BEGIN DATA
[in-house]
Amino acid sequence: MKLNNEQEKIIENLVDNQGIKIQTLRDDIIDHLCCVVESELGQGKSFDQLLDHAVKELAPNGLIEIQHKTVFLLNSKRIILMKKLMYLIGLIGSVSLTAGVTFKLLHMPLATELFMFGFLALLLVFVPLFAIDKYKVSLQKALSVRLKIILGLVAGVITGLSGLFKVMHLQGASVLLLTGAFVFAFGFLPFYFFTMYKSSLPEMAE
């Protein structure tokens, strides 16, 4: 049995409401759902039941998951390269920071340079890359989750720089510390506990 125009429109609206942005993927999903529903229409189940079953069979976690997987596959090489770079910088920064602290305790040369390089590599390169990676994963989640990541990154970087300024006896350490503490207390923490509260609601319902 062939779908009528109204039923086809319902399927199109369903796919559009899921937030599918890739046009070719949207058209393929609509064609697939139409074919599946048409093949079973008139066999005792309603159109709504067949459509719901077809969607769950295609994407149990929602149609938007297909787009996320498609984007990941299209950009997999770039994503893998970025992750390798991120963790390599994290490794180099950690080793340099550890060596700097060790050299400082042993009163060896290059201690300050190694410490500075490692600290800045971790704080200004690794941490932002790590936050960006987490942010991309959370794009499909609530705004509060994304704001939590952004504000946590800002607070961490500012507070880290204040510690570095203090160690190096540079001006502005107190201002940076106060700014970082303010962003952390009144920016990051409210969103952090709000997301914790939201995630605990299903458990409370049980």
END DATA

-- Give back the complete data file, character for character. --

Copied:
[in-house]
Amino acid sequence: MKLNNEQEKIIENLVDNQGIKIQTLRDDIIDHLCCVVESELGQGKSFDQLLDHAVKELAPNGLIEIQHKTVFLLNSKRIILMKKLMYLIGLIGSVSLTAGVTFKLLHMPLATELFMFGFLALLLVFVPLFAIDKYKVSLQKALSVRLKIILGLVAGVITGLSGLFKVMHLQGASVLLLTGAFVFAFGFLPFYFFTMYKSSLPEMAE
């Protein structure tokens, strides 16, 4: 049995409401759902039941998951390269920071340079890359989750720089510390506990 125009429109609206942005993927999903529903229409189940079953069979976690997987596959090489770079910088920064602290305790040369390089590599390169990676994963989640990541990154970087300024006896350490503490207390923490509260609601319902 062939779908009528109204039923086809319902399927199109369903796919559009899921937030599918890739046009070719949207058209393929609509064609697939139409074919599946048409093949079973008139066999005792309603159109709504067949459509719901077809969607769950295609994407149990929602149609938007297909787009996320498609984007990941299209950009997999770039994503893998970025992750390798991120963790390599994290490794180099950690080793340099550890060596700097060790050299400082042993009163060896290059201690300050190694410490500075490692600290800045971790704080200004690794941490932002790590936050960006987490942010991309959370794009499909609530705004509060994304704001939590952004504000946590800002607070961490500012507070880290204040510690570095203090160690190096540079001006502005107190201002940076106060700014970082303010962003952390009144920016990051409210969103952090709000997301914790939201995630605990299903458990409370049980």